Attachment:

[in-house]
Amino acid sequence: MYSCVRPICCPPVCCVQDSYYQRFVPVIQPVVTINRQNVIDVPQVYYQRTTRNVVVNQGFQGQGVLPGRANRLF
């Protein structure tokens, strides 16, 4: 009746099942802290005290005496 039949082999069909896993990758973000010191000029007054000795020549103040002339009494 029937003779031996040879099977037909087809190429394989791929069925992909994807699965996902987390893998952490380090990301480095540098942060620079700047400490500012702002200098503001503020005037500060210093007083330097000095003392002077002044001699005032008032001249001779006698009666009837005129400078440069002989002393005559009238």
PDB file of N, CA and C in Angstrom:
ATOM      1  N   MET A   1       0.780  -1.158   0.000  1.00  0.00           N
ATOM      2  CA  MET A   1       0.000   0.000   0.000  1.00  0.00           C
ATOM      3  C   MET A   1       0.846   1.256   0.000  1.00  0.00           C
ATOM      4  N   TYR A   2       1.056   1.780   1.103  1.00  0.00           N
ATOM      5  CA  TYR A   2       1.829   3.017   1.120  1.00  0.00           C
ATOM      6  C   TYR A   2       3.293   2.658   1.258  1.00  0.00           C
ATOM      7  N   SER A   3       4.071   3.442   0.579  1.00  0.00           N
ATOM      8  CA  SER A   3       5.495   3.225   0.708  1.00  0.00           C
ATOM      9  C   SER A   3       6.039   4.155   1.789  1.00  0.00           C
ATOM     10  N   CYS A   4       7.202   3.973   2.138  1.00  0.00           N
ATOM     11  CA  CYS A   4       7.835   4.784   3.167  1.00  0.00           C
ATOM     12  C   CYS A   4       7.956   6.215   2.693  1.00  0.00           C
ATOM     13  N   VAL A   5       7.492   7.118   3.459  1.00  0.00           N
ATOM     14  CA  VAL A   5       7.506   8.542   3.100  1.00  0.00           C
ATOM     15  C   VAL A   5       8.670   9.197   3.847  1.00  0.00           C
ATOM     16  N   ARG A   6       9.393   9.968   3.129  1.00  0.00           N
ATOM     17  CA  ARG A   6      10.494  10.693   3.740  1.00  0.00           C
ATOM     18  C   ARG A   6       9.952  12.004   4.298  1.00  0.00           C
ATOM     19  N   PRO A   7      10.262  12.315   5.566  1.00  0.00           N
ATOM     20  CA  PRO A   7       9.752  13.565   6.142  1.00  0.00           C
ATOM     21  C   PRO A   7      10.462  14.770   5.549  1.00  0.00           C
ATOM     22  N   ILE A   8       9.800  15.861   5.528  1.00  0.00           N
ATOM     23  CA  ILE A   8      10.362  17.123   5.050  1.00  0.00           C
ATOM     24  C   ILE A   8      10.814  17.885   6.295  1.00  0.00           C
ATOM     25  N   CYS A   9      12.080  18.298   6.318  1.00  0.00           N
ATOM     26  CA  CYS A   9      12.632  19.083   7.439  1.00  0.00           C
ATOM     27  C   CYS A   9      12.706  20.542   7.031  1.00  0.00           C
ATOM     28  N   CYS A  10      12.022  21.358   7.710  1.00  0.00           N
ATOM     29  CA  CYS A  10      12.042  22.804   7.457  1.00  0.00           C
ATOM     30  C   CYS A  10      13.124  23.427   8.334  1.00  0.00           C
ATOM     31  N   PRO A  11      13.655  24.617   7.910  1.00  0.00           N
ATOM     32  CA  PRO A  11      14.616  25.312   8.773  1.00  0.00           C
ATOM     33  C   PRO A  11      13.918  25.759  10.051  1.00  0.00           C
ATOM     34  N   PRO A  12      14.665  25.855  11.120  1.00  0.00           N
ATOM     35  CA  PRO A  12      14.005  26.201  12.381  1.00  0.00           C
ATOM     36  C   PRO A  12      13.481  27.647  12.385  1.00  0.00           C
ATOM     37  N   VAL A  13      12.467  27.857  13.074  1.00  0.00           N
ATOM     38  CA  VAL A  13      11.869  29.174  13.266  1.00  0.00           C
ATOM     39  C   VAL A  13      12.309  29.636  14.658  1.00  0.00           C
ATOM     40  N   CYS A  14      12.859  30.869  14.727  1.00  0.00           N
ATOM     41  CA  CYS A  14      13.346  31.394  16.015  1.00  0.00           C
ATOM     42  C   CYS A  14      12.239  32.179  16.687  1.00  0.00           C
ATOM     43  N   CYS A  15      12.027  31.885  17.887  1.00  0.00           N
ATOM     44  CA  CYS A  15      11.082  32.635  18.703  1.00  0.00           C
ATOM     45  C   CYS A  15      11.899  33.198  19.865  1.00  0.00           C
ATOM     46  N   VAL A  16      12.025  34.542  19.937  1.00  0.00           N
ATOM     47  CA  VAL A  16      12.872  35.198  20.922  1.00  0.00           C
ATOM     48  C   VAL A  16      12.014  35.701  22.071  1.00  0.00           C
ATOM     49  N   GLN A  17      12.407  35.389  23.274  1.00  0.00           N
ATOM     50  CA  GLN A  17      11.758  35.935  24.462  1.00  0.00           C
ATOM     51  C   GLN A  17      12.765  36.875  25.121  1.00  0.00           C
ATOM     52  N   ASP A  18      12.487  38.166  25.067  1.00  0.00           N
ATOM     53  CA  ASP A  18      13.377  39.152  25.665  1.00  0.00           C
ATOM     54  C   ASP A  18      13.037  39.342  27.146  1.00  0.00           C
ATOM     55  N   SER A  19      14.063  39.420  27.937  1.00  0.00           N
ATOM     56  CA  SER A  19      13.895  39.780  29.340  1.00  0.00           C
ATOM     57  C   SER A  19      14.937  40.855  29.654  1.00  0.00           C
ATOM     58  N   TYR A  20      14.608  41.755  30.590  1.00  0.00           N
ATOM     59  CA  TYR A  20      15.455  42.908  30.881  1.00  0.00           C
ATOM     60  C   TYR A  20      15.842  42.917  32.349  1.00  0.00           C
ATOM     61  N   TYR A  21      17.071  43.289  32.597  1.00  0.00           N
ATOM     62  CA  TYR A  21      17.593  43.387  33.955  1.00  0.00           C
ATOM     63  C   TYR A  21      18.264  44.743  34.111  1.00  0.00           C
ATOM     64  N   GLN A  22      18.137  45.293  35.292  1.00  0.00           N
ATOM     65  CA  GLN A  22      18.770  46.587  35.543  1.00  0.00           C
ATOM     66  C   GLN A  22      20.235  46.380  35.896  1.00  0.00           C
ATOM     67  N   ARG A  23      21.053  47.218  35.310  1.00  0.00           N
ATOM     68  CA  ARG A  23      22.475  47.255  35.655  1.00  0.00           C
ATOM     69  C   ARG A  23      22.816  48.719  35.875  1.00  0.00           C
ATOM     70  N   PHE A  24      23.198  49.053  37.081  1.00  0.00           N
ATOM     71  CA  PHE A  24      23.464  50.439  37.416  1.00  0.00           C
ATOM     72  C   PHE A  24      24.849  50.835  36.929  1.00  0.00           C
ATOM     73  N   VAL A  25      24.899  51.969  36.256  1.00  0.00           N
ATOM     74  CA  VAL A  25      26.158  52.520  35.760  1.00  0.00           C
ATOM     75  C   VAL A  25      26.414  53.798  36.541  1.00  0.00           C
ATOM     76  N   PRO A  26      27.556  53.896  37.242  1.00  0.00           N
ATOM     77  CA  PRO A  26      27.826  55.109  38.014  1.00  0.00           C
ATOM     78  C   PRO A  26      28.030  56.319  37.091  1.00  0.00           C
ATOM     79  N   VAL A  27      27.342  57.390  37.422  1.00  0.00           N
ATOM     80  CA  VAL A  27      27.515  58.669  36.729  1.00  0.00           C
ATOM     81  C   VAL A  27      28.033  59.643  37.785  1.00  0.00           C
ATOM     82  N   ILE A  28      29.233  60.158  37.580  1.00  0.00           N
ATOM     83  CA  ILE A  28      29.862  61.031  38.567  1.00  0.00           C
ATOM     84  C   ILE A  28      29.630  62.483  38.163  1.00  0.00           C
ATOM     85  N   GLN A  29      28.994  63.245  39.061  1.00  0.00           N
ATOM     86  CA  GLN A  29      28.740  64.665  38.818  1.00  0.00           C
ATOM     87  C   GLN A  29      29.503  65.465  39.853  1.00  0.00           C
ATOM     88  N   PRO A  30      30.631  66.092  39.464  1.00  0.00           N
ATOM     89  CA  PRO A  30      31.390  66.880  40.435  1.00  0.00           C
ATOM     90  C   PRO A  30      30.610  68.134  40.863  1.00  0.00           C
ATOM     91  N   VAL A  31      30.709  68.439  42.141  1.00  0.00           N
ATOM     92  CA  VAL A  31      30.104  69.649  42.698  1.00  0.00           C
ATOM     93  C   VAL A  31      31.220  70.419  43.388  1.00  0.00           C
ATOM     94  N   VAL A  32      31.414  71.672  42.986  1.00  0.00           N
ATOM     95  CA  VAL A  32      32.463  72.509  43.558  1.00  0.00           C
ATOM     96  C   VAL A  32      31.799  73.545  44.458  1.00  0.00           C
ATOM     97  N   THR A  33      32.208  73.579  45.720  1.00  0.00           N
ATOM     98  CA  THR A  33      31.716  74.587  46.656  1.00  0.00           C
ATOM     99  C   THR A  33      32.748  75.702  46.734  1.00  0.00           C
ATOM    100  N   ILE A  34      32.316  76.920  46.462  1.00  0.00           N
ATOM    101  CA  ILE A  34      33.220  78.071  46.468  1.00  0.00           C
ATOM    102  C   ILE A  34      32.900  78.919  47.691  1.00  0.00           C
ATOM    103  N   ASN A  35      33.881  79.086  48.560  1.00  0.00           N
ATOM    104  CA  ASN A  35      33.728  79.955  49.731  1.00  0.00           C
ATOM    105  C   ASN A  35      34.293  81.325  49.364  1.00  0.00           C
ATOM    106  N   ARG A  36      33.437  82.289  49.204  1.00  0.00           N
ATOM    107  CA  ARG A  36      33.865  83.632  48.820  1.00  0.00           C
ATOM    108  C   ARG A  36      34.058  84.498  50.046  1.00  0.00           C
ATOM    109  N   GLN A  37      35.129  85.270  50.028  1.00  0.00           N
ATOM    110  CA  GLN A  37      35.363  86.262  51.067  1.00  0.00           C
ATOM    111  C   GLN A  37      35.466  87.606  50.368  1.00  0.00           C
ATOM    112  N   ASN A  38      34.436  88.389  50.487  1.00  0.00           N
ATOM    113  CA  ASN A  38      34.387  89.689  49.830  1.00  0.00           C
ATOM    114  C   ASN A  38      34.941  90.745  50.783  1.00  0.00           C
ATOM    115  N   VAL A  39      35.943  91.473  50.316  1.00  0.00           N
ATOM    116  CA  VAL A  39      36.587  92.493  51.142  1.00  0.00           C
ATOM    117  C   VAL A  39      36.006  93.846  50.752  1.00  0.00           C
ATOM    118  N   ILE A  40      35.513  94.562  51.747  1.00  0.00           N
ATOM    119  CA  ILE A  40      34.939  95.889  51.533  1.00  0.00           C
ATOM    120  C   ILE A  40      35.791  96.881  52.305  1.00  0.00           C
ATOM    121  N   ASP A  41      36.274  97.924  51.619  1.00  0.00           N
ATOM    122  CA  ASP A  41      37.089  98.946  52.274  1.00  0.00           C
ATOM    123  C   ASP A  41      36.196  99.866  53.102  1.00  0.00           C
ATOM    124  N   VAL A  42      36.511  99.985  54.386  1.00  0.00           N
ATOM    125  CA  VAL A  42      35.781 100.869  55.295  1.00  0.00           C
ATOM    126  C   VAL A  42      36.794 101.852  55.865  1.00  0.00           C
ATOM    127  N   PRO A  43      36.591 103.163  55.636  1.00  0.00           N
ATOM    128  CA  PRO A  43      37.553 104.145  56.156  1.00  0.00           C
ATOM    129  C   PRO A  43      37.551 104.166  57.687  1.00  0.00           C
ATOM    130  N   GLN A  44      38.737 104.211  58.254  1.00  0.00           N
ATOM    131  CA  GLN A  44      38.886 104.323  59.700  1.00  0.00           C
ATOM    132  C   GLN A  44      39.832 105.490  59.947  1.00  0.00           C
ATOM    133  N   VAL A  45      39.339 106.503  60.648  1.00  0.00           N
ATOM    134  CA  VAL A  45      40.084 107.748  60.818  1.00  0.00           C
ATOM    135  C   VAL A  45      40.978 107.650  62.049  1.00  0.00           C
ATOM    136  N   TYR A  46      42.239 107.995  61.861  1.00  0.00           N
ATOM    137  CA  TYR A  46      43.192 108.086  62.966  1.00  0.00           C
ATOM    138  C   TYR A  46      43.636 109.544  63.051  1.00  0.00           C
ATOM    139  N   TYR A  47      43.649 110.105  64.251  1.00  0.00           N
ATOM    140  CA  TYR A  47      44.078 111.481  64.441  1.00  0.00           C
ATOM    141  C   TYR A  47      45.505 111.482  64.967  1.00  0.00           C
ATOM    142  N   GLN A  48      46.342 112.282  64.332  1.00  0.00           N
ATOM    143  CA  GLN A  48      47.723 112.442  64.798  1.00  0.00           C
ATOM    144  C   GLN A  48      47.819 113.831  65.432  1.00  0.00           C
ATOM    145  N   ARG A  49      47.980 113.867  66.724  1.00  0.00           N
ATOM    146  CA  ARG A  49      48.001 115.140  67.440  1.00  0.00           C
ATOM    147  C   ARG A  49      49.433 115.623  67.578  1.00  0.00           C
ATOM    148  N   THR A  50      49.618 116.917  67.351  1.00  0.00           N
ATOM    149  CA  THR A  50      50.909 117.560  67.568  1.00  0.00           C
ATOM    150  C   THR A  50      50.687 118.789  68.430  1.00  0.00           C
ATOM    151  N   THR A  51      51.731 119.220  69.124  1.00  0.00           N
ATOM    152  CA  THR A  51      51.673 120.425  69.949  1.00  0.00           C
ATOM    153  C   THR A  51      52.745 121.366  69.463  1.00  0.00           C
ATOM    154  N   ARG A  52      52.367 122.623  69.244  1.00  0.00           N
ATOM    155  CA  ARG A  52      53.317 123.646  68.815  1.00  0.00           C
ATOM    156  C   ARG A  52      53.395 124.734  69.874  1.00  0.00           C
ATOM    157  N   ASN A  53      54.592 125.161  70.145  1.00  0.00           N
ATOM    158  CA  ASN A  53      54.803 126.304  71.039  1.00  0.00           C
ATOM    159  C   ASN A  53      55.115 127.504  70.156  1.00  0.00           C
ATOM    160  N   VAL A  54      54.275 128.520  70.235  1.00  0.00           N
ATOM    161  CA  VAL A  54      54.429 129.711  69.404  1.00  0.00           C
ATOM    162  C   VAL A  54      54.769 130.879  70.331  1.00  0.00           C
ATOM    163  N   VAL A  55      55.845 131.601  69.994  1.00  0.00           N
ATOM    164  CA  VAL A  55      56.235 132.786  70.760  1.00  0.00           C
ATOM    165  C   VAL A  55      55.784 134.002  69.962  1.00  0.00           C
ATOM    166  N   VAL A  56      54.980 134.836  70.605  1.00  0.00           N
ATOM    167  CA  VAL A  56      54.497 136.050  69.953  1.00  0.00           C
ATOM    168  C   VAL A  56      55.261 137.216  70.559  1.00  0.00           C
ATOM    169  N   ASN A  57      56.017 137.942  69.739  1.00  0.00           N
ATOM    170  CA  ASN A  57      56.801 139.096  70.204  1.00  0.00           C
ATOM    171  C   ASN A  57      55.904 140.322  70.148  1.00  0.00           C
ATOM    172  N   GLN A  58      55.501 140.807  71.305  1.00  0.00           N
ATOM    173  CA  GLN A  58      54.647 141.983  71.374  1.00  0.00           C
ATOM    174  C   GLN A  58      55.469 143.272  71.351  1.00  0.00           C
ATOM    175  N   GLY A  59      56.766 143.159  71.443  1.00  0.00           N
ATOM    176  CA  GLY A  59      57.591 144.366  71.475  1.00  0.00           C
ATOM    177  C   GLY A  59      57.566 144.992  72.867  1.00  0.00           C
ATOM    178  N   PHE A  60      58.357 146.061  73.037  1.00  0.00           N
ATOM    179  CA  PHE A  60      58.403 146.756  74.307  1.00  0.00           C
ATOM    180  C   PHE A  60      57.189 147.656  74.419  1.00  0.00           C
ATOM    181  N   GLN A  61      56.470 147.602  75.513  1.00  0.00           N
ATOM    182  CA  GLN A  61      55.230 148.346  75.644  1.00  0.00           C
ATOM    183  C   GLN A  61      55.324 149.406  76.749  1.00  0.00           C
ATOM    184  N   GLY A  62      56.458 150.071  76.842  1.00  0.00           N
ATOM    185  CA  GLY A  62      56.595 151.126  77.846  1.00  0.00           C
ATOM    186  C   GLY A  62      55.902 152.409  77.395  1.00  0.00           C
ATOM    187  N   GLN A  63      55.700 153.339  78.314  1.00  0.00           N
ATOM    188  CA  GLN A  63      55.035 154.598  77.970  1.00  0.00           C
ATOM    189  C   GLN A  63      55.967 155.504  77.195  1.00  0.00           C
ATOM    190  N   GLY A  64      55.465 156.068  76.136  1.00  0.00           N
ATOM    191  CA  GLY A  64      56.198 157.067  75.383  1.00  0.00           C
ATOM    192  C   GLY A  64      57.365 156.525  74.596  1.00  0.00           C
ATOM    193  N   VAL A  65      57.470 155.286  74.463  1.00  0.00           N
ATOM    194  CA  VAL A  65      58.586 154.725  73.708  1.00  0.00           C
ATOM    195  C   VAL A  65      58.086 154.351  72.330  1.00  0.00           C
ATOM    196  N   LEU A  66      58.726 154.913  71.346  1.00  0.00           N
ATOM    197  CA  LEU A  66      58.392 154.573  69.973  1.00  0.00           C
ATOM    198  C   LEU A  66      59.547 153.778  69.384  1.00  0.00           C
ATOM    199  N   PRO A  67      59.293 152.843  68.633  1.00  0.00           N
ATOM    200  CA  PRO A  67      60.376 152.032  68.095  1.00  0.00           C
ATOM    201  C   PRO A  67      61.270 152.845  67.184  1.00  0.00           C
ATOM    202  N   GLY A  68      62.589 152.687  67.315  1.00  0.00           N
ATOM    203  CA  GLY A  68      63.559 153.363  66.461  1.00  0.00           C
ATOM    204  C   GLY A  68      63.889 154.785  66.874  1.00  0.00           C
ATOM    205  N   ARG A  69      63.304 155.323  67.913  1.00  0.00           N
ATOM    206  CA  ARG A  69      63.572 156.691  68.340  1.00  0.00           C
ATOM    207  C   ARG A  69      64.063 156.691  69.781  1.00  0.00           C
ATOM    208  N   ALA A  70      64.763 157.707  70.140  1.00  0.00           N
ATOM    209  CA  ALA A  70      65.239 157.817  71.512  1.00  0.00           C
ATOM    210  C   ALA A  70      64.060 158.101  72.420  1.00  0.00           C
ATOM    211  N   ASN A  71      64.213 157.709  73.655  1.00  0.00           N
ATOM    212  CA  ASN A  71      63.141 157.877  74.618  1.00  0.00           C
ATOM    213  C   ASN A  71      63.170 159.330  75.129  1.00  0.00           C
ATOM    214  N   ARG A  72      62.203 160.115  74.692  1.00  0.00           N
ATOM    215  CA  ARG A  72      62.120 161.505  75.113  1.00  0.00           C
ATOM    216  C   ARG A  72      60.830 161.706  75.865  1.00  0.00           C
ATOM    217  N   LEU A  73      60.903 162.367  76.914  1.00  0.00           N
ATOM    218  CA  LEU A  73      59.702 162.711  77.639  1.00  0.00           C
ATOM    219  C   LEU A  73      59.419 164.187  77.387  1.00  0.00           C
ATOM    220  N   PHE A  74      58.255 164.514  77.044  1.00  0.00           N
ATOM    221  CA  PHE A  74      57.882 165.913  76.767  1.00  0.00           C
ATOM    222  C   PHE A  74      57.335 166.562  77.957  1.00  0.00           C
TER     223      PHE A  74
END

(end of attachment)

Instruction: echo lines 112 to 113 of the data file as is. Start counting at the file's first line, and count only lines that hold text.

ATOM    108  C   ARG A  36      34.058  84.498  50.046  1.00  0.00           C
ATOM    109  N   GLN A  37      35.129  85.270  50.028  1.00  0.00           N